Copyright © American Library Association. All rights reserved

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Product Details

  • Hardcover: 223 pages
  • Publisher: Viking Adult (August 19, 2004)
  • Language: English
  • ISBN-10: 0670033391
  • ISBN-13: 978-0670033393
  • Product Dimensions: 9.4 x 6.5 x 0.8 inches
  • Shipping Weight: 12.8 ounces
  • Average Customer Review: 4.5 out of 5 stars  See all reviews (27 customer reviews)
  • Amazon Best Sellers Rank: #1,134,582 in Books (See Top 100 in Books)

More About the Author

David Benioff was born and raised in New York City. He adapted his first novel, The 25th Hour, into the feature film directed by Spike Lee. With many other screenplays to his credit, he is also the writer of the films, "Brothers" and "X-Men Origins: Wolverine". Stories from his critically acclaimed collection When the Nines Roll Over appeared in Best New American Voices and The Best Nonrequired American Reading. His latest novel is City of Thieves. He lives in Los Angeles with his wife Amanda Peet and daughter where he is a co-creator and writer for the HBO hit series "Game of Thrones."

Customer Reviews

Each story is unique and the writing is very, very modern.
I recommend buying this book and keeping it on your bedside table - you won't be disappointed.
Lilly Mae
It's honestly one of my favorite short story collections to date.
Lara Shriftman

Most Helpful Customer Reviews

10 of 11 people found the following review helpful By Looking for a Good Read on August 24, 2004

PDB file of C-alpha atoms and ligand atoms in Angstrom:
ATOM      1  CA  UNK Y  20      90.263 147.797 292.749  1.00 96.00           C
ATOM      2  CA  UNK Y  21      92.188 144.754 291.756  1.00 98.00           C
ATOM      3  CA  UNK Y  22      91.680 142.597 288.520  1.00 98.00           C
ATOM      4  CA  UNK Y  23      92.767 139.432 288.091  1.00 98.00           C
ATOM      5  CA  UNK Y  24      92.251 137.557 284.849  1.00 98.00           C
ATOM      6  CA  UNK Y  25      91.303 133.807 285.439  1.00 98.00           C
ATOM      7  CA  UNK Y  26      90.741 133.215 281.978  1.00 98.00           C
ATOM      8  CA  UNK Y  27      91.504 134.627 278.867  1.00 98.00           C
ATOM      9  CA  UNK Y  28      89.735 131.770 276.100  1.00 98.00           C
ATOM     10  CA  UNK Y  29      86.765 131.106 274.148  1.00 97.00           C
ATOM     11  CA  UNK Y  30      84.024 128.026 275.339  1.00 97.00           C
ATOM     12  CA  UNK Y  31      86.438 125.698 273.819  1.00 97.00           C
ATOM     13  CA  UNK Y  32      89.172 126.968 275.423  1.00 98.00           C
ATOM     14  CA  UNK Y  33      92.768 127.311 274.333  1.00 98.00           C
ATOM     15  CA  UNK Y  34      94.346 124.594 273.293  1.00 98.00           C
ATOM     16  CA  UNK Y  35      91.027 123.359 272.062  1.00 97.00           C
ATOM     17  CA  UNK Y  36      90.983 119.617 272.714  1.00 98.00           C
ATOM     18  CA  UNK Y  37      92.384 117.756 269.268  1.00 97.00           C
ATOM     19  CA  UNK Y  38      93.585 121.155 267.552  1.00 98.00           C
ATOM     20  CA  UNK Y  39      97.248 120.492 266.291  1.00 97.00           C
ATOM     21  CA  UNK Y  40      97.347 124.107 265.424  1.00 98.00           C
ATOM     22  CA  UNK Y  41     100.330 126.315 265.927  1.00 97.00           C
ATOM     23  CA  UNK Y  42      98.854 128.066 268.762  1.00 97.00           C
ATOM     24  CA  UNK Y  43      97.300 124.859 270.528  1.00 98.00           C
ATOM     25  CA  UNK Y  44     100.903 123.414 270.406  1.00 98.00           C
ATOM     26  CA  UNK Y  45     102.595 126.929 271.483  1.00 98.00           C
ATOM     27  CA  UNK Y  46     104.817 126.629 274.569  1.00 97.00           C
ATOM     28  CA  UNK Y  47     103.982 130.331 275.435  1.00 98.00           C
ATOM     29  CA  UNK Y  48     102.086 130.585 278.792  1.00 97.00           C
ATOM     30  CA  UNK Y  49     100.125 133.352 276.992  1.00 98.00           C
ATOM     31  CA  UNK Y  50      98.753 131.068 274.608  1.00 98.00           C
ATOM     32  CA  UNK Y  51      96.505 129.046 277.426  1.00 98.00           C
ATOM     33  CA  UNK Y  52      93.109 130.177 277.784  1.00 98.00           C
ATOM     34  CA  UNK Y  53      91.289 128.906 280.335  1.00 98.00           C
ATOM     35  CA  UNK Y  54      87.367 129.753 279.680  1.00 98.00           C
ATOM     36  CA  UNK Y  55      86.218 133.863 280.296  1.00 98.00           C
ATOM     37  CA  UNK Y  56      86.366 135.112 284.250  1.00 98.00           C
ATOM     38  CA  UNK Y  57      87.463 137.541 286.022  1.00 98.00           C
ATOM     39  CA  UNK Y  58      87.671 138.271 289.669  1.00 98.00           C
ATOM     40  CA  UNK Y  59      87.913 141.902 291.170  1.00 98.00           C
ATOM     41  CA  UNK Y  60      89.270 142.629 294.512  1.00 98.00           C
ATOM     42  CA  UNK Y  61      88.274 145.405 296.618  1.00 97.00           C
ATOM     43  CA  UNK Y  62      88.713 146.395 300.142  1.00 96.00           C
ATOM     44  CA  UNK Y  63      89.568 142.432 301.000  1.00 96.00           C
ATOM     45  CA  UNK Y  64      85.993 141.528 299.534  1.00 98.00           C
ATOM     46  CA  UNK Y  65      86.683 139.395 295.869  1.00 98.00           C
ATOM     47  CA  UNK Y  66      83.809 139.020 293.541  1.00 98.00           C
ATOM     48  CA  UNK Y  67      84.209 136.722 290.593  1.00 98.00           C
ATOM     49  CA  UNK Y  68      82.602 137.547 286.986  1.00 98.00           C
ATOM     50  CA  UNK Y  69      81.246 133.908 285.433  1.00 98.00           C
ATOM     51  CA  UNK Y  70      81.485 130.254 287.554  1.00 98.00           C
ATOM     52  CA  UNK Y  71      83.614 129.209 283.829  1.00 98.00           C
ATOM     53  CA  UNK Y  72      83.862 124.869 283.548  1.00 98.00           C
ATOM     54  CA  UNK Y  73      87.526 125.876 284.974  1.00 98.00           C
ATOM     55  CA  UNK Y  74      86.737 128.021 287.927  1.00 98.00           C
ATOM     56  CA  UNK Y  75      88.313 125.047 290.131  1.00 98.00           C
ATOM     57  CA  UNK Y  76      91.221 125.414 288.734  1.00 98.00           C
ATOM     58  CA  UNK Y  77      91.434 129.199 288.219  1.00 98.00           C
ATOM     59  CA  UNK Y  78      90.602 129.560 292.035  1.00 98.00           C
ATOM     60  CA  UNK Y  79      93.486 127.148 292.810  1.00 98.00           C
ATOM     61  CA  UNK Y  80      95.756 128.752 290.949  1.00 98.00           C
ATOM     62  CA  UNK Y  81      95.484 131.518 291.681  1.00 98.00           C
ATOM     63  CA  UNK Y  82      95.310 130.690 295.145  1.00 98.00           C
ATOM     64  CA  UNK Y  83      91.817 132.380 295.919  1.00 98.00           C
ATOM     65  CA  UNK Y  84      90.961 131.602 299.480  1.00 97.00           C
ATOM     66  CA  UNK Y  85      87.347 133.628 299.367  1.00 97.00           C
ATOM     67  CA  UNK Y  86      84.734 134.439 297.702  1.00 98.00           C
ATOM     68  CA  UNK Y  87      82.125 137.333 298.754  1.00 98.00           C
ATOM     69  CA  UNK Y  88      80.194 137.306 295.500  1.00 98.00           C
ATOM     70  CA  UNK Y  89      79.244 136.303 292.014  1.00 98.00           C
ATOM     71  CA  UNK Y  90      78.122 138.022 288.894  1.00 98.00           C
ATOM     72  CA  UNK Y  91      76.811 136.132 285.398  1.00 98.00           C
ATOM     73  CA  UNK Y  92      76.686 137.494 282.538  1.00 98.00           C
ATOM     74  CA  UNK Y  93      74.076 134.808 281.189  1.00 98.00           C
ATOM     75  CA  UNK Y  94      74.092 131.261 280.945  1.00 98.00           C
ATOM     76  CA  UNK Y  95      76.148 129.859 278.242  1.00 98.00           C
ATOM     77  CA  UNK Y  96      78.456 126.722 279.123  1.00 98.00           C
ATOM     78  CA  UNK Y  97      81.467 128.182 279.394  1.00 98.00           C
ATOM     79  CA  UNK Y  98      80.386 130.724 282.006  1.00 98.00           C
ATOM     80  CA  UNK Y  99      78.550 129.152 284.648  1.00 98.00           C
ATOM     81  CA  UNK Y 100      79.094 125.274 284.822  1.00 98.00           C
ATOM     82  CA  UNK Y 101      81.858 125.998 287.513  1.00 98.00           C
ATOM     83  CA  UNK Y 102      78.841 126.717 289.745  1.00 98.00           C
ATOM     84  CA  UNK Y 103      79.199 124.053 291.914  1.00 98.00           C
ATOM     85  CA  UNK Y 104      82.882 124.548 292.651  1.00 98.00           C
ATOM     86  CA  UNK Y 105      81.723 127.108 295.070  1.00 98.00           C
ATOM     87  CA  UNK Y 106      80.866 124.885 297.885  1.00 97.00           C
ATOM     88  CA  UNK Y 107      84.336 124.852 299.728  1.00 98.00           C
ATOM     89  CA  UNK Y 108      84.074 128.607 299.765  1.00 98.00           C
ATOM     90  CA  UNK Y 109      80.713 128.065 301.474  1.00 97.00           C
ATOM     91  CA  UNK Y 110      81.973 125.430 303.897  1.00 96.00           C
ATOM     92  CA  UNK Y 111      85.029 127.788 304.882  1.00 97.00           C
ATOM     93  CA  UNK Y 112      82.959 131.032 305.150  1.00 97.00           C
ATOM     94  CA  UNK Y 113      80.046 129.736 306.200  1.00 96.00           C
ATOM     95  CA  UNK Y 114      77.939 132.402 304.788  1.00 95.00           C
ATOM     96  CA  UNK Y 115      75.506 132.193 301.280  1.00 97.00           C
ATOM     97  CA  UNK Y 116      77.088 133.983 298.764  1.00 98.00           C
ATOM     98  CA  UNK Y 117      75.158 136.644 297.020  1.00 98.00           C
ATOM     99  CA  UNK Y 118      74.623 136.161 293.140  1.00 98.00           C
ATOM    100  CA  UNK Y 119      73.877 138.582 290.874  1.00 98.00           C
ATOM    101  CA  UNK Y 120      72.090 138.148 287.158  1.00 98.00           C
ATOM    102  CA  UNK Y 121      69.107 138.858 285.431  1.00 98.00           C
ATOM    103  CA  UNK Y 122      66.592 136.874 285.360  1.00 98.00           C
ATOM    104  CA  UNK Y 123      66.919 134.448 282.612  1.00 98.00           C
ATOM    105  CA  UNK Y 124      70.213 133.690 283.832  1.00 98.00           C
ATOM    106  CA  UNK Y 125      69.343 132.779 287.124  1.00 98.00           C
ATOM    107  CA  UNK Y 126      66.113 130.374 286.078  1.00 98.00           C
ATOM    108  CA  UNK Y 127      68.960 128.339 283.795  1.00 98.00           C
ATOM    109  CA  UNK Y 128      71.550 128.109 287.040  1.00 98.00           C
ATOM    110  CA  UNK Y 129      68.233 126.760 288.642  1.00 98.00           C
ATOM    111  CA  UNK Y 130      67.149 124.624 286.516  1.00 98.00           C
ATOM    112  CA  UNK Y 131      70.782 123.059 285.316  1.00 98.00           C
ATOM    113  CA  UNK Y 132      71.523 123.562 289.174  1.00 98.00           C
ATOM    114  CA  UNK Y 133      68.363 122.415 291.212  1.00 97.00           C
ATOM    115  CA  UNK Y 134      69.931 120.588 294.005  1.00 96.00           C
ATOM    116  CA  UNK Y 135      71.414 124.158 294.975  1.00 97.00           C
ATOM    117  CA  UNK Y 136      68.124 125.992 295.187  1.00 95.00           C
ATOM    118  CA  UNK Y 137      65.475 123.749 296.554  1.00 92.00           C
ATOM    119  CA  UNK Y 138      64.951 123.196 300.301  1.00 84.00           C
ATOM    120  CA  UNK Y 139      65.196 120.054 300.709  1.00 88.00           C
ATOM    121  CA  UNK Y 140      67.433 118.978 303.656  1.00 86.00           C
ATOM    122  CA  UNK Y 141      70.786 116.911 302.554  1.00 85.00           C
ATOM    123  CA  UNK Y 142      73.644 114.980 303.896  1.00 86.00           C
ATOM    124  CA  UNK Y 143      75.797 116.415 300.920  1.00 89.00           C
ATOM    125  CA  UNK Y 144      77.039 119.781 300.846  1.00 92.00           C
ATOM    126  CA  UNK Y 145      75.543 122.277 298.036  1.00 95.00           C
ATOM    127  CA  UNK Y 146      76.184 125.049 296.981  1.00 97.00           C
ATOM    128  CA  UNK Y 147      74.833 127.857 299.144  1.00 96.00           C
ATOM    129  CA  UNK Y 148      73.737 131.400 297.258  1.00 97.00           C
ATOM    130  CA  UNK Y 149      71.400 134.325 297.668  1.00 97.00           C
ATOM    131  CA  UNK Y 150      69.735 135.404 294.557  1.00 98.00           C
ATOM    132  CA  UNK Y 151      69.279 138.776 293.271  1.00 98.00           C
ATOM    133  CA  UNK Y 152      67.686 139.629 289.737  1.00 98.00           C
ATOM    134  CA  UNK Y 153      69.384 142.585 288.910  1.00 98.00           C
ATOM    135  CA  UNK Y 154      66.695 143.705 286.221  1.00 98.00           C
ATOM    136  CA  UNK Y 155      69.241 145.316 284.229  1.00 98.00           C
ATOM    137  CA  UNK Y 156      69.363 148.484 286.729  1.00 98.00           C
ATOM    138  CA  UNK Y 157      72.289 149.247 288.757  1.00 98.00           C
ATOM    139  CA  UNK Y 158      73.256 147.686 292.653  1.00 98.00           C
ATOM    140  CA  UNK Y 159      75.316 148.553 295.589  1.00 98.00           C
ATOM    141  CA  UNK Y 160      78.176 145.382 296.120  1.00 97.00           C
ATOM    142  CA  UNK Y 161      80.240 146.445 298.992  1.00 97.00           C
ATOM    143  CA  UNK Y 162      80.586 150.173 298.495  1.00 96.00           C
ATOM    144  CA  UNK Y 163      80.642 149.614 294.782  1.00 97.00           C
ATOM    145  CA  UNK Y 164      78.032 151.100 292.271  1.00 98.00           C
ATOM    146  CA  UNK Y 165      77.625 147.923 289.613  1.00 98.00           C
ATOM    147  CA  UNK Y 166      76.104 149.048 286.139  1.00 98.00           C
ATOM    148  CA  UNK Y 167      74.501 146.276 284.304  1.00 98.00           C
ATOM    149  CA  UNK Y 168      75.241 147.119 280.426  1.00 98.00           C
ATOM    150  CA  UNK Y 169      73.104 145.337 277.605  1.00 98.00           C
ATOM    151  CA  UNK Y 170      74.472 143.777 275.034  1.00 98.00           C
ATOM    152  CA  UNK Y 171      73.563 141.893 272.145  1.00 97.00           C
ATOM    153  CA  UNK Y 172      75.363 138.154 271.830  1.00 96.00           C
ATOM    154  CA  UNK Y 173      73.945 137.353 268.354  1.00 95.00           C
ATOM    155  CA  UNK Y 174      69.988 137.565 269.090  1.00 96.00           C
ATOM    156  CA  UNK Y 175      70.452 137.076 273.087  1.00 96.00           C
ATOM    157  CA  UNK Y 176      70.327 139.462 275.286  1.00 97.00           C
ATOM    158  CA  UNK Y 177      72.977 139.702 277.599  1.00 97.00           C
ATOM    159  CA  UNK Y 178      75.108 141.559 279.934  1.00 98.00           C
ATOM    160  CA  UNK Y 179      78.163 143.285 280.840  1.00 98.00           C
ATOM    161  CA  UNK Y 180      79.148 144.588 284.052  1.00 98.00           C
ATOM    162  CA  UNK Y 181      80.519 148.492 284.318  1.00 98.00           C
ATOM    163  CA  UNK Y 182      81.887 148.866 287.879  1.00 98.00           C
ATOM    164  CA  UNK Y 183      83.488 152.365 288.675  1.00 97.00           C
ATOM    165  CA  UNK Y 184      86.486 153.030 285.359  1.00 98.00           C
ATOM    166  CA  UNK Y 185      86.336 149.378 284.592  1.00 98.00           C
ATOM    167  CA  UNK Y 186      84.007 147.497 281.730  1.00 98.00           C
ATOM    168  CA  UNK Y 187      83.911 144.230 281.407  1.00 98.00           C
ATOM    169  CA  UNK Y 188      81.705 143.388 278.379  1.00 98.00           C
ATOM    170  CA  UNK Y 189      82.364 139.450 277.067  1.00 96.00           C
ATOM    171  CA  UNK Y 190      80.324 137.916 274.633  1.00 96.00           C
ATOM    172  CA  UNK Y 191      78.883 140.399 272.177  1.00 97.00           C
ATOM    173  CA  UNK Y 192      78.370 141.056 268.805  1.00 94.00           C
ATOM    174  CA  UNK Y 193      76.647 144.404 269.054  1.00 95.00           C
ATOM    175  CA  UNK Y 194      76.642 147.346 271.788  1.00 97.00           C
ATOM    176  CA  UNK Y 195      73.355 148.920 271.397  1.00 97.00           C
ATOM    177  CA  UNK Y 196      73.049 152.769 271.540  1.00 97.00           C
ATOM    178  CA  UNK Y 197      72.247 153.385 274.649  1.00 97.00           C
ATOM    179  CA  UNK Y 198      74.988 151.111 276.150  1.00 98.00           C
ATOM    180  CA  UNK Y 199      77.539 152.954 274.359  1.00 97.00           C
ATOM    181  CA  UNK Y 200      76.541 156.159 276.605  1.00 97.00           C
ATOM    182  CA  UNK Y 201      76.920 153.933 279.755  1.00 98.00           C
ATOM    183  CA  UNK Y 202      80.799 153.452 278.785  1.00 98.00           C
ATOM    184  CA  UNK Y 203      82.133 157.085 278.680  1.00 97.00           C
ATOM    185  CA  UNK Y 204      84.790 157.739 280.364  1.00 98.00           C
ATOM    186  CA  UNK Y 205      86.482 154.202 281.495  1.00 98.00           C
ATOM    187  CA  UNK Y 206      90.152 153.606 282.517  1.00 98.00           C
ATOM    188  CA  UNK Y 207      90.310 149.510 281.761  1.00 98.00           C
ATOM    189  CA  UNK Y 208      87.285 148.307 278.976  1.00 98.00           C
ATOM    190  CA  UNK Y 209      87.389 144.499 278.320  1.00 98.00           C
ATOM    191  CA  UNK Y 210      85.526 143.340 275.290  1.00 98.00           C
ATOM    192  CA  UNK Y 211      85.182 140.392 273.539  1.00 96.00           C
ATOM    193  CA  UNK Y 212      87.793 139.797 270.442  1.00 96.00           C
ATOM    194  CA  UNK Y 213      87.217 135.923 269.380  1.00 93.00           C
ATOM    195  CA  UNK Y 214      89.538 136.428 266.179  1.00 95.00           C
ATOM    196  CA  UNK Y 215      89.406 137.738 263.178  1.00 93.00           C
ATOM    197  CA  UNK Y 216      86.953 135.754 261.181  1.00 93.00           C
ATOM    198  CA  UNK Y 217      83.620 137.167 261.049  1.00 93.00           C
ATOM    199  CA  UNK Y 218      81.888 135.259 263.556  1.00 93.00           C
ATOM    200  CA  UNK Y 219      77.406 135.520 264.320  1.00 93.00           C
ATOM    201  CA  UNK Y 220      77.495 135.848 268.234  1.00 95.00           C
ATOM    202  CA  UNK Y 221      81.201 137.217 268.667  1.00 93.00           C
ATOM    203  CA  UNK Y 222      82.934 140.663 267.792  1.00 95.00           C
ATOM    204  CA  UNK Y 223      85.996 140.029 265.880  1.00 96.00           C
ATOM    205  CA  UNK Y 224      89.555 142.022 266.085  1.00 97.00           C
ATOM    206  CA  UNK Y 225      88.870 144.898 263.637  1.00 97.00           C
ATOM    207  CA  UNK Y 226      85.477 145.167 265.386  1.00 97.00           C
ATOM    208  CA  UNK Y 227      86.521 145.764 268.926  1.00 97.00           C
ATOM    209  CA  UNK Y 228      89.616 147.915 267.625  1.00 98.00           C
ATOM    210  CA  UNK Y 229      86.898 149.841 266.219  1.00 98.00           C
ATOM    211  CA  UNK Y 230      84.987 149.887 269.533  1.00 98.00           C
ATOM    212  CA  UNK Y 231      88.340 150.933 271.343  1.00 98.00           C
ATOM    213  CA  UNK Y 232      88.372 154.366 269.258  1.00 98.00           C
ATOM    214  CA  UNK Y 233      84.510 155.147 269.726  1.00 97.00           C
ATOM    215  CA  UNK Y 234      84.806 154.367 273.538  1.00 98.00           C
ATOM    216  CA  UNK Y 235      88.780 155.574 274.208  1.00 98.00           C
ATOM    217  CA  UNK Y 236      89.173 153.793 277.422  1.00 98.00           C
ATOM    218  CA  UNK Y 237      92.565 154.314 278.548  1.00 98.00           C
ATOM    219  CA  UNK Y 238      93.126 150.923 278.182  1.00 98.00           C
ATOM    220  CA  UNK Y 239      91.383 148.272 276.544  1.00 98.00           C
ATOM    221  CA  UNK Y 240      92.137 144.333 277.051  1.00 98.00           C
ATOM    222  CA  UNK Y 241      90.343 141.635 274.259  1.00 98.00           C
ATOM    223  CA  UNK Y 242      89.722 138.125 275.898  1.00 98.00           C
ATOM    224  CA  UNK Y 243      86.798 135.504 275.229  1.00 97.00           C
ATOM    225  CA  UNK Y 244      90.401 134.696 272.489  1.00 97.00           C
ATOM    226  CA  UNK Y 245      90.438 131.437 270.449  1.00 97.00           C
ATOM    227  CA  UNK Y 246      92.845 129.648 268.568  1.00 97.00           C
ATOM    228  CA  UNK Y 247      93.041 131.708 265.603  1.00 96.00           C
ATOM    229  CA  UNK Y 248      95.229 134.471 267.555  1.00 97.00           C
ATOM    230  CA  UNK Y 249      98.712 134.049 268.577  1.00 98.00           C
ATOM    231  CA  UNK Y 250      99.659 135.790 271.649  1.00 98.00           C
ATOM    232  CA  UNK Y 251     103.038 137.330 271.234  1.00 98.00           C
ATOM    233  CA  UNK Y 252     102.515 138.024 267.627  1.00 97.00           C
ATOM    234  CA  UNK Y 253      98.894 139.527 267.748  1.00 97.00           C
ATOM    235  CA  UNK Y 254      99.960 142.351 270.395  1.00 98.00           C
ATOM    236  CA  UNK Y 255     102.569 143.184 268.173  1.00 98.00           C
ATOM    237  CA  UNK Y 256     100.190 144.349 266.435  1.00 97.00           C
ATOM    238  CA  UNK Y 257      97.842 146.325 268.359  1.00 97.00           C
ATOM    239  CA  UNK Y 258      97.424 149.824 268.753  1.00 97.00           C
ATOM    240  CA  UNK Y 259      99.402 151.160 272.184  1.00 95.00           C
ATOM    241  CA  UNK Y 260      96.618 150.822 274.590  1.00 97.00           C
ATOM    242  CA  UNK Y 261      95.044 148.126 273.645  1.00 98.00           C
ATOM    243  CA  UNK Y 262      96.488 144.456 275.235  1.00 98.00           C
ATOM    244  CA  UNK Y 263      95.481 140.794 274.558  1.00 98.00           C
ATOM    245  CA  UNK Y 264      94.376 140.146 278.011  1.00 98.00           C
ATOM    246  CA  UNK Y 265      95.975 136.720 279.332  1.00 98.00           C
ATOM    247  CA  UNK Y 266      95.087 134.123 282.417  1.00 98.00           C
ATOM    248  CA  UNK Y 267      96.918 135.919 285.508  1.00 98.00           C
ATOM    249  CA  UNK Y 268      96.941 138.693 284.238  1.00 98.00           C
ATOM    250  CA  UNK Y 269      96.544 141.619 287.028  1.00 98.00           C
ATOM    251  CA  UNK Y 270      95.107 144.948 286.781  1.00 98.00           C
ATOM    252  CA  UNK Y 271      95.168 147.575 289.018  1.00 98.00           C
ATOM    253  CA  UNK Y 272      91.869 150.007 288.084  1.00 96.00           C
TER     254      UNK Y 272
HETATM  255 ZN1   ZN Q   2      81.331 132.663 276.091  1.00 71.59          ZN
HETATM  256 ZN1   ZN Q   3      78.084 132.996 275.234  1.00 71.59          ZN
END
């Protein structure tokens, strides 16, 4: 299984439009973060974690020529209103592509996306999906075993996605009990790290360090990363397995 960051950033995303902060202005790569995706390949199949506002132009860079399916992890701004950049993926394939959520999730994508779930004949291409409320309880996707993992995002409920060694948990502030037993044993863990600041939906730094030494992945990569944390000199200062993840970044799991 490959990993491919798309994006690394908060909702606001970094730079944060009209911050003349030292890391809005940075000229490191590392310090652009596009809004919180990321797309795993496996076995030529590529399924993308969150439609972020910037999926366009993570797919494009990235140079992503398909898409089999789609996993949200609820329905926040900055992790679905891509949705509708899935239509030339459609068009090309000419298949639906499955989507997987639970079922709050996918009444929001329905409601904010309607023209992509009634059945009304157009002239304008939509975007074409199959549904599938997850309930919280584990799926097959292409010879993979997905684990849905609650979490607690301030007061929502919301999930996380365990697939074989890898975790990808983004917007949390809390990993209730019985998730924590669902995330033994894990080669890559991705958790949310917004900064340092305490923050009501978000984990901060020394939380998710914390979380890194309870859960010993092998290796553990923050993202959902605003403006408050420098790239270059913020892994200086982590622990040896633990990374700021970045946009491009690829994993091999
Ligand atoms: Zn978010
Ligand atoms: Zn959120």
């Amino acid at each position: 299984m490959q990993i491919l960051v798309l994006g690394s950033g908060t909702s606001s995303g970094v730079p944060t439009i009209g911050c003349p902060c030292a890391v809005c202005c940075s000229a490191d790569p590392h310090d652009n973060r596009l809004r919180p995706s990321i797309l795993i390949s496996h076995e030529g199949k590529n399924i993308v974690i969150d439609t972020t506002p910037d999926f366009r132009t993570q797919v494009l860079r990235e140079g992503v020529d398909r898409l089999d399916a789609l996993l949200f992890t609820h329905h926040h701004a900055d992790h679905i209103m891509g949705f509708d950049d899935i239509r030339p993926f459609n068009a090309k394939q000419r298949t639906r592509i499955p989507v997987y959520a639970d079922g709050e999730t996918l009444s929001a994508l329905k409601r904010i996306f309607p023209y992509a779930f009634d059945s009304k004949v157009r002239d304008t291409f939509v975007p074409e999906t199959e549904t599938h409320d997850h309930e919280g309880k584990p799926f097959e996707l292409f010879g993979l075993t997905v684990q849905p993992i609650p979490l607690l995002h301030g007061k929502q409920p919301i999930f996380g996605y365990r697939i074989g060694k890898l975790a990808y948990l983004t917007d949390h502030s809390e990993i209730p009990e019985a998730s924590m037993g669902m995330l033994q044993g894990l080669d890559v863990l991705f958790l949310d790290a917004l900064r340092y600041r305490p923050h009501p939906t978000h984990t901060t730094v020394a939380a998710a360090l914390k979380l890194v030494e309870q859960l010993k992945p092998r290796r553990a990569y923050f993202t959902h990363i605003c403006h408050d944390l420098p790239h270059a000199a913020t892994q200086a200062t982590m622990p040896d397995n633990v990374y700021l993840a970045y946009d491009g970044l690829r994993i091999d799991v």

Format: Hardcover
At a time when the shelves are FILLED with wonderful and interesting books about contemporary life from a female perspective, at long last there is a book that does the same thing for guys.

I found this as I was desperately looking for something to read on a long plane ride, and it was fantastic. Funny, and insightful. Some of the same themes and sensibility as Palahniuk's FIGHT CLUB, but much more relevant to "every day" life: if you liked FIGHT CLUB, you'll love this even more! Are the characters exotic and off beat? Yes, and that makes it more fun. What makes it captivating is that what these characters go through is something any one -- and particularly, any guy -- can relate to, at least to some extent. This book will make you laugh and it will make you think: what more can you ask for! You will not regret this purchase!!!!!
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9 of 11 people found the following review helpful By James J. Yohe on November 15, 2004
Format: Hardcover